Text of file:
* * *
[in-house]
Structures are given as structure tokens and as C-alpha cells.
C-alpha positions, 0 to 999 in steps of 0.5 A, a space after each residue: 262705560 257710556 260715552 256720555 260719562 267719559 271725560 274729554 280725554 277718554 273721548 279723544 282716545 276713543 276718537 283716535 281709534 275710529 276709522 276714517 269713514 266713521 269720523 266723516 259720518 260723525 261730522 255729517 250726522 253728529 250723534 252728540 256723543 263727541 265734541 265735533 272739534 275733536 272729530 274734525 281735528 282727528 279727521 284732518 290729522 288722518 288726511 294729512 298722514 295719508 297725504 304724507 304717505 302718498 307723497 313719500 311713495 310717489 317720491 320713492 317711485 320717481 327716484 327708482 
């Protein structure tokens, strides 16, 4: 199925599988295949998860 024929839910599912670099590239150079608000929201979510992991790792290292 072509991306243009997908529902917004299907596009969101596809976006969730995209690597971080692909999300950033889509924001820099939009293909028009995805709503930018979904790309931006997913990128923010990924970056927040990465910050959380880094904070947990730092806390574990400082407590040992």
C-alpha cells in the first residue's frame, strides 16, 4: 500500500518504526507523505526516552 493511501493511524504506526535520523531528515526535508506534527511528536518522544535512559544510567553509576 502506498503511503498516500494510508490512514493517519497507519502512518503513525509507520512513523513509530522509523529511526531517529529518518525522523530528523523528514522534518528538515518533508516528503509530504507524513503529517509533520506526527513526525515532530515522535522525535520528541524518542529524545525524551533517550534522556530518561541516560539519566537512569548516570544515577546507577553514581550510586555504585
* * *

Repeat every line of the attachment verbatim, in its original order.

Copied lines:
[in-house]
Structures are given as structure tokens and as C-alpha cells.
C-alpha positions, 0 to 999 in steps of 0.5 A, a space after each residue: 262705560 257710556 260715552 256720555 260719562 267719559 271725560 274729554 280725554 277718554 273721548 279723544 282716545 276713543 276718537 283716535 281709534 275710529 276709522 276714517 269713514 266713521 269720523 266723516 259720518 260723525 261730522 255729517 250726522 253728529 250723534 252728540 256723543 263727541 265734541 265735533 272739534 275733536 272729530 274734525 281735528 282727528 279727521 284732518 290729522 288722518 288726511 294729512 298722514 295719508 297725504 304724507 304717505 302718498 307723497 313719500 311713495 310717489 317720491 320713492 317711485 320717481 327716484 327708482 
């Protein structure tokens, strides 16, 4: 199925599988295949998860 024929839910599912670099590239150079608000929201979510992991790792290292 072509991306243009997908529902917004299907596009969101596809976006969730995209690597971080692909999300950033889509924001820099939009293909028009995805709503930018979904790309931006997913990128923010990924970056927040990465910050959380880094904070947990730092806390574990400082407590040992």
C-alpha cells in the first residue's frame, strides 16, 4: 500500500518504526507523505526516552 493511501493511524504506526535520523531528515526535508506534527511528536518522544535512559544510567553509576 502506498503511503498516500494510508490512514493517519497507519502512518503513525509507520512513523513509530522509523529511526531517529529518518525522523530528523523528514522534518528538515518533508516528503509530504507524513503529517509533520506526527513526525515532530515522535522525535520528541524518542529524545525524551533517550534522556530518561541516560539519566537512569548516570544515577546507577553514581550510586555504585